One key point that I’ll like to remind you once again is that in achieving high exam grades or in fact any successful endeavour in life, nurture matters more than nature. It is not just how bright your child is, it’s how much they apply themselves and the specific actions they actually take. I’m not just going to say it’s all about hard work. Surely, hard work comes into it but is mainly what they actually do with the time they put into their work.
Some perhaps not-so-cool words come to my mind: discipline, habits, perseverance, focus and working smartly to get more out of the study time.
I’m not going to go too much into specifics here but what I’ll say first is that reparation for examinations is not in isolation to other aspects of life. I have written extensively and offered suggestions and advice on how parents can support their children to ensure they get the most out of the education system in general and also specifically about achieving high exam grades.
Two key things I’ll mention, which if not done carefully will lead to poor results are how the young person thinks and how they use their time. The two concepts are related really. The young person must be very clear in their mind, which subjects they need to do well in including their desired grade and what they will do to achieve those grades. They should be ambitious but at the same time realistic and ensure that they adopt behaviours that are congruent to the assertion. The second is how they use their time.
The blessing and curse of electronics
Electronic gadgets have revolutionised our world as they help us to gain access to useful and valuable information and also to entertain ourselves. However, they are also a huge distraction and an enemy of productivity. Too many of us are enslaved to them and we have allowed them to control us, instead of using them to improve productivity and for entertainment at the appropriate time. We adults are perhaps just as guilty as the young people! With regards to students, who are studying for their GCSEs and A-level, which are academic qualifications and require a good degree of concentration. There is too much distraction about and too many young people are not able to focus for any given length of time without being distracted by text messages, Facebook, Instagram, TV, e-mail, phone calls and all sorts of electronic blips and messages.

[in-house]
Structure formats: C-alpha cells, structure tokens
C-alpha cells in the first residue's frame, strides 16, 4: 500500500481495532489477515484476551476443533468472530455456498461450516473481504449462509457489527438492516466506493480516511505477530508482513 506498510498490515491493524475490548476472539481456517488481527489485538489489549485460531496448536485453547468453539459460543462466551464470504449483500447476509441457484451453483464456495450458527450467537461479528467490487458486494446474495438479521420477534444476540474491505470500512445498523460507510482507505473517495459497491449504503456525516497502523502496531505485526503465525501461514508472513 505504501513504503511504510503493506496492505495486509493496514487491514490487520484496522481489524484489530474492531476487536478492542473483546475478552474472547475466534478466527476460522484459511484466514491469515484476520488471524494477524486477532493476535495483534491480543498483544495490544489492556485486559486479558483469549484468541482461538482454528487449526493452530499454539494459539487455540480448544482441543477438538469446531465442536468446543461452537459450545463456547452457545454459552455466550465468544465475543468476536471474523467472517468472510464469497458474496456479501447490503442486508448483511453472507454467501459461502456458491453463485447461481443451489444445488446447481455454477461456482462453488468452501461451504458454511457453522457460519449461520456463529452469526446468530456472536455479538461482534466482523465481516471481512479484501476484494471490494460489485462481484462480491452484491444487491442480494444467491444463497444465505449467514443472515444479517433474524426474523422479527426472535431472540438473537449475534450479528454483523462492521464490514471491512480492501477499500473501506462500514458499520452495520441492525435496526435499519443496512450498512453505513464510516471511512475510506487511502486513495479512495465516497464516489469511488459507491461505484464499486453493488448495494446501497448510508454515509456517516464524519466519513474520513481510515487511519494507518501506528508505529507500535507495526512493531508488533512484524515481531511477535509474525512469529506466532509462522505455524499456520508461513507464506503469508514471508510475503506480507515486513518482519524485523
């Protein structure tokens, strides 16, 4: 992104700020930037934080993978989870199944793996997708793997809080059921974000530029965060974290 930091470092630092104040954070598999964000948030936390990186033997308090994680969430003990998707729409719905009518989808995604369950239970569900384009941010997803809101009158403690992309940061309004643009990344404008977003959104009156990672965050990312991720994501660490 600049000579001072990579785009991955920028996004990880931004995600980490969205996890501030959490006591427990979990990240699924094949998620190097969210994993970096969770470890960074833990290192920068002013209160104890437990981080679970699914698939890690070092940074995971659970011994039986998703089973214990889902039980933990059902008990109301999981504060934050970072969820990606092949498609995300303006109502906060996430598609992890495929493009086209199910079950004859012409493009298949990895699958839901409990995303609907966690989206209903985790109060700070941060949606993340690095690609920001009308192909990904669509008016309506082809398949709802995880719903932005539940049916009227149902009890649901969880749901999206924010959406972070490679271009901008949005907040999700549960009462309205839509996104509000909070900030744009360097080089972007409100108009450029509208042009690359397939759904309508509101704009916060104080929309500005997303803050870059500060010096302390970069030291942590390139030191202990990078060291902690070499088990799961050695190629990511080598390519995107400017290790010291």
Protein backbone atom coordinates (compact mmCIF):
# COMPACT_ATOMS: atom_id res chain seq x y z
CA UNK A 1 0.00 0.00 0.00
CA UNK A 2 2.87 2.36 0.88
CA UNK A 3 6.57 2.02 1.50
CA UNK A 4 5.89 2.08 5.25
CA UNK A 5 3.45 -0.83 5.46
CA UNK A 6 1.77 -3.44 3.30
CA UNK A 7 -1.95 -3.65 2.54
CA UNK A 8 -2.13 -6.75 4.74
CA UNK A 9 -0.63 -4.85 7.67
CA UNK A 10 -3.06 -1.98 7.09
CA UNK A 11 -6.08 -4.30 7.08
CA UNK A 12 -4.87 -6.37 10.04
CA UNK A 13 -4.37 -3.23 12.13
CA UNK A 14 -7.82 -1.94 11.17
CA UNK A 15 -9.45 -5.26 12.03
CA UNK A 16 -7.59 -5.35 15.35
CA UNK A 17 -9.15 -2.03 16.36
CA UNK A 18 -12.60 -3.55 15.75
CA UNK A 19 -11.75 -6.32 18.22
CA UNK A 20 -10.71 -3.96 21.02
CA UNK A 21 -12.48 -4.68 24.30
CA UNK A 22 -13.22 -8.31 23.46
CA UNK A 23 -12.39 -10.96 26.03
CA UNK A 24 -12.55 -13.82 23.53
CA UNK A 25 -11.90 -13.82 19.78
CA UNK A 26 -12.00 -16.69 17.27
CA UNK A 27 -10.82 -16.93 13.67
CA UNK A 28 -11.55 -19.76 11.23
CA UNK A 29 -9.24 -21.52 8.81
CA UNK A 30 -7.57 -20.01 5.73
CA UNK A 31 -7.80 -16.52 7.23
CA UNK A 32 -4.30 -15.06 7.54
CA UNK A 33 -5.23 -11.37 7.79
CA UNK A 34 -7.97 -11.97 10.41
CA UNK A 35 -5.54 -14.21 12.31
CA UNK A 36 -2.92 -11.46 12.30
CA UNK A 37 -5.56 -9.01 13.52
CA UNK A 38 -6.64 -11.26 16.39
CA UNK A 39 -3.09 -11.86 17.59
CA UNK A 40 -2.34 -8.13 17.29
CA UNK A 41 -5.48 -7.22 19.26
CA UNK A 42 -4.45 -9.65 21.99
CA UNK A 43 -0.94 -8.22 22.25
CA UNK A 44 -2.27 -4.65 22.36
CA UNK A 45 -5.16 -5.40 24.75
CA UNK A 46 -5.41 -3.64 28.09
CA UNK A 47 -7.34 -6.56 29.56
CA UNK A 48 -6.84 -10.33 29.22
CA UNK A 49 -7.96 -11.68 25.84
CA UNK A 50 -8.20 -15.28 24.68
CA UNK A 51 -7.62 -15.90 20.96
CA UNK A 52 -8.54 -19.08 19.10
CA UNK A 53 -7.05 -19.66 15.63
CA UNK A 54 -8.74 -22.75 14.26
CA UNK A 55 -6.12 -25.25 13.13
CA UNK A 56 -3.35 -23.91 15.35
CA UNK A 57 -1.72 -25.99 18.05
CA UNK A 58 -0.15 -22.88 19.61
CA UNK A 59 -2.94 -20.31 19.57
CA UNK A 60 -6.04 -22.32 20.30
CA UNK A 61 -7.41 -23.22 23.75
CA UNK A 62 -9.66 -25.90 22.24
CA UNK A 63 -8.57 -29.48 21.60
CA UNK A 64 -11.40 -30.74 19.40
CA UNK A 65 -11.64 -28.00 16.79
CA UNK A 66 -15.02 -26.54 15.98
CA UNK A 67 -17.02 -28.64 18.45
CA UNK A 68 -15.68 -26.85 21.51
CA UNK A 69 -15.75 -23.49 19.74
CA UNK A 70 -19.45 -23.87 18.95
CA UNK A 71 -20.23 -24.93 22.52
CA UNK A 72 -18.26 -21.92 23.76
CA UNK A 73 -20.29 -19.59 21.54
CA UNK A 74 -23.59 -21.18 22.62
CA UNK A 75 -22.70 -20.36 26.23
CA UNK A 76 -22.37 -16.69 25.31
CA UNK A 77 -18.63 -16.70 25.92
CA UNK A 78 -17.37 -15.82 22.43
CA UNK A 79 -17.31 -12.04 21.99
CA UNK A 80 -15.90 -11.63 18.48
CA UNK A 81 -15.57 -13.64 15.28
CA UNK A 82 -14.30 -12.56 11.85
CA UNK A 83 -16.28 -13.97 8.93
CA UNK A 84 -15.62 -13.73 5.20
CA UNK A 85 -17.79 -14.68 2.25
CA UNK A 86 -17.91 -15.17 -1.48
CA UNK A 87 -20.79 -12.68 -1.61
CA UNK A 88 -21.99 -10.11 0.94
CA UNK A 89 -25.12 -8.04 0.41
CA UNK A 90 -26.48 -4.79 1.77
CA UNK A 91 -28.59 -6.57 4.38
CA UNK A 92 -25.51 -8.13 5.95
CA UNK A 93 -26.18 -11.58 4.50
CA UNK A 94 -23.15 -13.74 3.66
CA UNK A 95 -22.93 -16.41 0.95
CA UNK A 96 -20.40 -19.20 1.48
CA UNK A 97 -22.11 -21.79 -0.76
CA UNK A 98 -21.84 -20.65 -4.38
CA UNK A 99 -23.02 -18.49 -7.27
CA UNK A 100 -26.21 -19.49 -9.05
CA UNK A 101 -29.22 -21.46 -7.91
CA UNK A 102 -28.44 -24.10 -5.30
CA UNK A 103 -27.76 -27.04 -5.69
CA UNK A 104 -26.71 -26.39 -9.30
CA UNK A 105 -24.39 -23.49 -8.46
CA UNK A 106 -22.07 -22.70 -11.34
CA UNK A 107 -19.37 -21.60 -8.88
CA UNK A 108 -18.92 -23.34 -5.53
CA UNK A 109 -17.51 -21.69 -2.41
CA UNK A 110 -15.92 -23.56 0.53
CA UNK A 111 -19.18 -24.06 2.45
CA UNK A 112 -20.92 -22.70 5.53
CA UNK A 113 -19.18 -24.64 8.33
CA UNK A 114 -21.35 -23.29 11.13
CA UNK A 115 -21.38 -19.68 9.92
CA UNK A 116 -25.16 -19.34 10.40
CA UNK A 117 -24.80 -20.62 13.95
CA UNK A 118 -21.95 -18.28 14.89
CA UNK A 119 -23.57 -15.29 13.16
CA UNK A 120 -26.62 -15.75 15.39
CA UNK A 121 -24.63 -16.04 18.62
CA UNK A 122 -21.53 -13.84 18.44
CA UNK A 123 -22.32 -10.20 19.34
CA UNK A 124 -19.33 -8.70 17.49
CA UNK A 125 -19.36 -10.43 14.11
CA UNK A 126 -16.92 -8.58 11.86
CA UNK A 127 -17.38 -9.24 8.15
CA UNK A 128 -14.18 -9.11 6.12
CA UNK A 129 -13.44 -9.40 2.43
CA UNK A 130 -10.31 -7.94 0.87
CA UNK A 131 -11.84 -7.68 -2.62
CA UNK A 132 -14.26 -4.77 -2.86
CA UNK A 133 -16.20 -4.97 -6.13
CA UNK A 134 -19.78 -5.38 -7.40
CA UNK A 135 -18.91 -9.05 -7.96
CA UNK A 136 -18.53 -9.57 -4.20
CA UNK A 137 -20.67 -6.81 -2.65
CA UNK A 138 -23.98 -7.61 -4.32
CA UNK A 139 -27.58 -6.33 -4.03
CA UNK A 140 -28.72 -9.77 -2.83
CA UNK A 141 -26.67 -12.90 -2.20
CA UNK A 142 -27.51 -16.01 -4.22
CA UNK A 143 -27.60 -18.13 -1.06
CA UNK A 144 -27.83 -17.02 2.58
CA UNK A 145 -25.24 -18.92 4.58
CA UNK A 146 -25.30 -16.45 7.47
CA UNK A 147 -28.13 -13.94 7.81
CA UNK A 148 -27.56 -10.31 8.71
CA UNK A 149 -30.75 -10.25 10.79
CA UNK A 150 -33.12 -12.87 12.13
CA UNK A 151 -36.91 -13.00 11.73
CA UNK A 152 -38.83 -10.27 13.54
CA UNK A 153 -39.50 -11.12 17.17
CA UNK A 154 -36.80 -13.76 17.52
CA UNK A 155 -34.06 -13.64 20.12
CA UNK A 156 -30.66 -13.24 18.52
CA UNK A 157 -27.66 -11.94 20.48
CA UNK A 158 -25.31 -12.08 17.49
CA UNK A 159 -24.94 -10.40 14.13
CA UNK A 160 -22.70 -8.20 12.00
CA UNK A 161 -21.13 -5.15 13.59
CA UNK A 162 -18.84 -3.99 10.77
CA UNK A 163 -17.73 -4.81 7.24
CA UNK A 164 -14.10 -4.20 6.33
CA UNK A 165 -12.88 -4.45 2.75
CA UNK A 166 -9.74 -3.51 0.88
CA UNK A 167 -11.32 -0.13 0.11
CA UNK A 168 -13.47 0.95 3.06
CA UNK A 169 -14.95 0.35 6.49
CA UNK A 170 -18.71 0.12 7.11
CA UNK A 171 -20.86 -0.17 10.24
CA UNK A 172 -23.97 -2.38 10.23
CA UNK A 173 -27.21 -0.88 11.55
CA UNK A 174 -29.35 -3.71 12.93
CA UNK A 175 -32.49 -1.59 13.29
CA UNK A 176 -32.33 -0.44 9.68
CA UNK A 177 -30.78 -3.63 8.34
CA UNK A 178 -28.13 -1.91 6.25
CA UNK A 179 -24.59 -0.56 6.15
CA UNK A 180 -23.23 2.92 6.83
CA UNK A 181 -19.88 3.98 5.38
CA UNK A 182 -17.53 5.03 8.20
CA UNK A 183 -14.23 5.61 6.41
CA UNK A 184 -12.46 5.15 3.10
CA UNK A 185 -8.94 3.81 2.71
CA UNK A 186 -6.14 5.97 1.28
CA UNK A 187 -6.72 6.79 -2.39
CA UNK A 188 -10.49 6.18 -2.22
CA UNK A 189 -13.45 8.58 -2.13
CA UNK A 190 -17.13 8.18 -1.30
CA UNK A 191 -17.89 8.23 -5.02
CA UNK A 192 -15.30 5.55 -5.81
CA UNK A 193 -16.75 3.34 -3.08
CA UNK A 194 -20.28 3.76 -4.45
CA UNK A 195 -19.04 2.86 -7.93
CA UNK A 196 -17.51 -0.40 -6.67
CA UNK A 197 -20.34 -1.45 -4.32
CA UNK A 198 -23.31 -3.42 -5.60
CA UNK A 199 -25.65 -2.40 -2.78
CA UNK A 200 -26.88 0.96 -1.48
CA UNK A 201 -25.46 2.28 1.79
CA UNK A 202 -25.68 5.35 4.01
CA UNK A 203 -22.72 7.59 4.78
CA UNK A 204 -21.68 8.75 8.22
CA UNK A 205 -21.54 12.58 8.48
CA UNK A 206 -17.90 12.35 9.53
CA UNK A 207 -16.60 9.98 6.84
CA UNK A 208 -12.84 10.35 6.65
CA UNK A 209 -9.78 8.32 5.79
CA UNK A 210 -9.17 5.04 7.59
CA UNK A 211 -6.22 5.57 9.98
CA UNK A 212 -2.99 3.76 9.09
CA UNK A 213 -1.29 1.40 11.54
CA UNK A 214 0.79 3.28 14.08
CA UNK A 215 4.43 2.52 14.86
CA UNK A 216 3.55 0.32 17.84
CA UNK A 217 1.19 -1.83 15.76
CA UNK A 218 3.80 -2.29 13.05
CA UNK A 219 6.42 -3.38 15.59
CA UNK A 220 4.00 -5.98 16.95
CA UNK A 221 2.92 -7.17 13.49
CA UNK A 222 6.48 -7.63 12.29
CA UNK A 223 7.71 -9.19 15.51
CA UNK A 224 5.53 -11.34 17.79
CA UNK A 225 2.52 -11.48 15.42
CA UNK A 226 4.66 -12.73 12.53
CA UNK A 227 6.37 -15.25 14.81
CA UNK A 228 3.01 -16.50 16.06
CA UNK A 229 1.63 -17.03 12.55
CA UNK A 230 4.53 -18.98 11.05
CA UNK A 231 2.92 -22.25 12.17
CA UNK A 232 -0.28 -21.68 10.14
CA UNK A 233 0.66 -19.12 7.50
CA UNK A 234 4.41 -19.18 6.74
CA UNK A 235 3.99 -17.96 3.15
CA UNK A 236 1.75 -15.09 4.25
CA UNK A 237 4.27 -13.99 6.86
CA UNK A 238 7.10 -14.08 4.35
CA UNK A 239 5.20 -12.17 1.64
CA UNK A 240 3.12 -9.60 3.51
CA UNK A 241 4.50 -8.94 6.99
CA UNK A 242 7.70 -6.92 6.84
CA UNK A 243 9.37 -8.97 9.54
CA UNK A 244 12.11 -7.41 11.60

The smartphone and tablets must be turned off whilst studying or at the very least put on aircraft mode so no distractions. In addition to when they are studying, there are other two key times of the day when all these devices must be off and those are before they go to sleep in the night and upon waking up in the morning. Too many people, including children and adults, use electronic devices in a way that takes away value, instead of adding value to their lives and it is something so seriously think about. Do you really need to respond to that text message now or to update your Facebook now or can it be left till later?
The final point on the issue of revision for young people is to do less online or revision by computers. It can be useful at times, as finding a good website to use for revision or download study material can be a smart move. However, a limited amount of online revision using a computer should be done. Printing out real-life question papers, attempting those questions by writing on the scripts and getting a teacher to mark, if only a selected few of those papers, is very powerful. It means that the student has done a lot of practice in actually writing and articulating their answers and with some of the work marked and meaningful feedback provided, it really helps to improve. Many young people do not bother to print out questions and write on it, they just look at the question on the screen, think about what they think is the answer and check the mark scheme to see if their thoughts are correct. That is an awful practice and should constitute, if at all 10% of the questions-practice. Most of it should be done by writing on the printed scripts as this is more of a reflection of the real exams.